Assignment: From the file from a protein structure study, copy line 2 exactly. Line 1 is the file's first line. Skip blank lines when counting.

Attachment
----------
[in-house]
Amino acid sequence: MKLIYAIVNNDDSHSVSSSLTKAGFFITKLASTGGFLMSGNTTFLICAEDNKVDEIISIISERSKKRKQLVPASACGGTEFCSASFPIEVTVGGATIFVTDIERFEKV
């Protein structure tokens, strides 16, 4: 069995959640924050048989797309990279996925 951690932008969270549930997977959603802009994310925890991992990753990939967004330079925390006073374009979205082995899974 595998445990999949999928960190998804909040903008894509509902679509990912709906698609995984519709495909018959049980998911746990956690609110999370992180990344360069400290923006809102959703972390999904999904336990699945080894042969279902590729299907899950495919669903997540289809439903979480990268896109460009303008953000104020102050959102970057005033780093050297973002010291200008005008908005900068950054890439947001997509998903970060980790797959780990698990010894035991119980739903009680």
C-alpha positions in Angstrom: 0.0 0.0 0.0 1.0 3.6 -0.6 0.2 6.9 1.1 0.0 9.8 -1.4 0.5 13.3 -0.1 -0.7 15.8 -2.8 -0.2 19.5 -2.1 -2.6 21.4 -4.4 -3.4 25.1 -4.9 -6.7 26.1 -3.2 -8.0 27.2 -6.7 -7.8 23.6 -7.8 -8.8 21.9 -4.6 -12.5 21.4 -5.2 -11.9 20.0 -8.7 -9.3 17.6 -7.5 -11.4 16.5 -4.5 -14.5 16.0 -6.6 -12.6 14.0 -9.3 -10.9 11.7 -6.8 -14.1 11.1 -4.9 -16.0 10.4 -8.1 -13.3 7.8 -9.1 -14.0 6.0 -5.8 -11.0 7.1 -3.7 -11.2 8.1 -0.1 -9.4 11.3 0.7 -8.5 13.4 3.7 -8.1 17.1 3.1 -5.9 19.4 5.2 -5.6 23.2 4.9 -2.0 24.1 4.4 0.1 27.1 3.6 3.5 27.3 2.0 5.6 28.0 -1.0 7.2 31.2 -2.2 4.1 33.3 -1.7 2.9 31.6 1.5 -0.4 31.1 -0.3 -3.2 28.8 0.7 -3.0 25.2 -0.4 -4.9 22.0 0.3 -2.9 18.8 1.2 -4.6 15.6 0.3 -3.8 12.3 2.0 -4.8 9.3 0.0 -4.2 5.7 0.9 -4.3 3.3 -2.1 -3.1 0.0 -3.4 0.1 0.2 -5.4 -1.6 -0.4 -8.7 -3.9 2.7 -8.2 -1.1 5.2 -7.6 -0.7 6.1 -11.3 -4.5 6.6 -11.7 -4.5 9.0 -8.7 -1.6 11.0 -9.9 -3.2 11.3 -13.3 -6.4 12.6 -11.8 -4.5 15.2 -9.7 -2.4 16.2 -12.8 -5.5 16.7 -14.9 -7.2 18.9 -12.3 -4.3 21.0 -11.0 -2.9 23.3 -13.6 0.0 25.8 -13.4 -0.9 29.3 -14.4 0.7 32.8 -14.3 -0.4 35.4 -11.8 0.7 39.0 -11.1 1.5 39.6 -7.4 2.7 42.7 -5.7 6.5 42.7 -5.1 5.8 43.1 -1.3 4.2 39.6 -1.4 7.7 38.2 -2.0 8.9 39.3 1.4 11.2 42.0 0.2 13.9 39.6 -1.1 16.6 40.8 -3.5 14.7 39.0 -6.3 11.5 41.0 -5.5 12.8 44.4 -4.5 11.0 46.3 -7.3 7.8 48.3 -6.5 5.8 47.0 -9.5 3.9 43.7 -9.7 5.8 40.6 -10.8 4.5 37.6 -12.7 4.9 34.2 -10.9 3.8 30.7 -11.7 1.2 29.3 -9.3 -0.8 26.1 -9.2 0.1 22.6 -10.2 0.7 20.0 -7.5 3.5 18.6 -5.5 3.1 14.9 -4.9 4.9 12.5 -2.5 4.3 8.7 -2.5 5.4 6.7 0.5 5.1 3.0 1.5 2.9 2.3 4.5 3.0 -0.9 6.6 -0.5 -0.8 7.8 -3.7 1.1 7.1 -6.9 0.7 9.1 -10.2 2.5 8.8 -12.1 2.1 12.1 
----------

Amino acid sequence: MKLIYAIVNNDDSHSVSSSLTKAGFFITKLASTGGFLMSGNTTFLICAEDNKVDEIISIISERSKKRKQLVPASACGGTEFCSASFPIEVTVGGATIFVTDIERFEKV